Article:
Scientists and amateur astronomers are abuzz with excitement about next week’s solar eclipse, and venues within the path of totality—where the moon will completely cover the sun—have been booked for a year or more. The August 21st event will be the first of its kind visible in the US since 1979, and won’t happen again until 2023. And while this time around most spectators will be looking up, those of us here in horse country, where nearly 90% of the sun will disappear, may be looking around and wondering—how in the heck are my crazy animals going to react? Scientists have been asking the same question for decades, and are only just beginning to find answers. Here’s what we know, and what you may be able to expect this Monday when the sun goes dark.
There’s not a lot of reliable science on the subject of animal reactions to eclipses, but fortunately, humans have been observing recording eclipses for thousands of years, both their effects on the sky and the environment here on earth. Records from a 1544 eclipse state that during the few minutes of darkness, the birds stopped singing; about 15 years later, another manuscript noted that birds dropped to the ground. A more recent and scientific study in New England in 1932 reported that several species of animals observed instantly shifted from their daytime routines into nighttime ones. Crickets began chirping, frogs began croaking, and chickens calmly returned to roost. In 1991, orb weaver spiders, who take down their webs every night and rebuild them every morning, frantically destroyed their webs and rebuilt them only a few minutes later when the sunlight returned.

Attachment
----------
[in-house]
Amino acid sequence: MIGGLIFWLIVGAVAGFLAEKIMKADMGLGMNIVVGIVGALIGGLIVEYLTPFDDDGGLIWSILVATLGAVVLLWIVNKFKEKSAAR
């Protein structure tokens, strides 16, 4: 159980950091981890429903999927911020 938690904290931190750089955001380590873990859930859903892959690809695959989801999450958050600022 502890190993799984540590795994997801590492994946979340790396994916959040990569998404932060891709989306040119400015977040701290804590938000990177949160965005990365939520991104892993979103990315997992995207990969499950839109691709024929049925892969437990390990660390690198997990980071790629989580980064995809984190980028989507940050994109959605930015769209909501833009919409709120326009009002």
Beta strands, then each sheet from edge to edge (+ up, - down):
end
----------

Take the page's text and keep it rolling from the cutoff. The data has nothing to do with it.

But what about animals more common to Ocala residents like horses, cows, and dogs? Most available data points to them just wanting to go to sleep. During eclipses, horses, cows, and other livestock have been observed grazing as the light dims—just as they would at twilight—and then attempting to return to the barn for the “night.” Pets like cats and dogs don’t notice much, but sometimes act more subdued and a little confused after the darkness passes. Those who care for birds may want to be a bit more vigilant however, as birds seem to be one of the animals most strongly effected by eclipses.
All in all, most experts stress not to worry. Animals are smarter than we give them credit for, and will be able to take care of themselves for the two or so minutes that the eclipse is at its darkest. If you have individual animals who are particularly nervous or upset by changes in routine, you can probably expect them to react just as they would if there were a thunderstorm or similar disturbance in the area. You can also help scientists understand more about animal behavior during eclipses by downloading California Academy of Sciences iNaturalist app and report how your pets respond to Monday’s eclipse. And if you’re out observing the sun, remember: eclipse glasses on!
An eclipse isn’t the only natural phenomenon that could effect your horses. Click here for helpful tips on how to keep both your farm and your horses safe during hurricane season.
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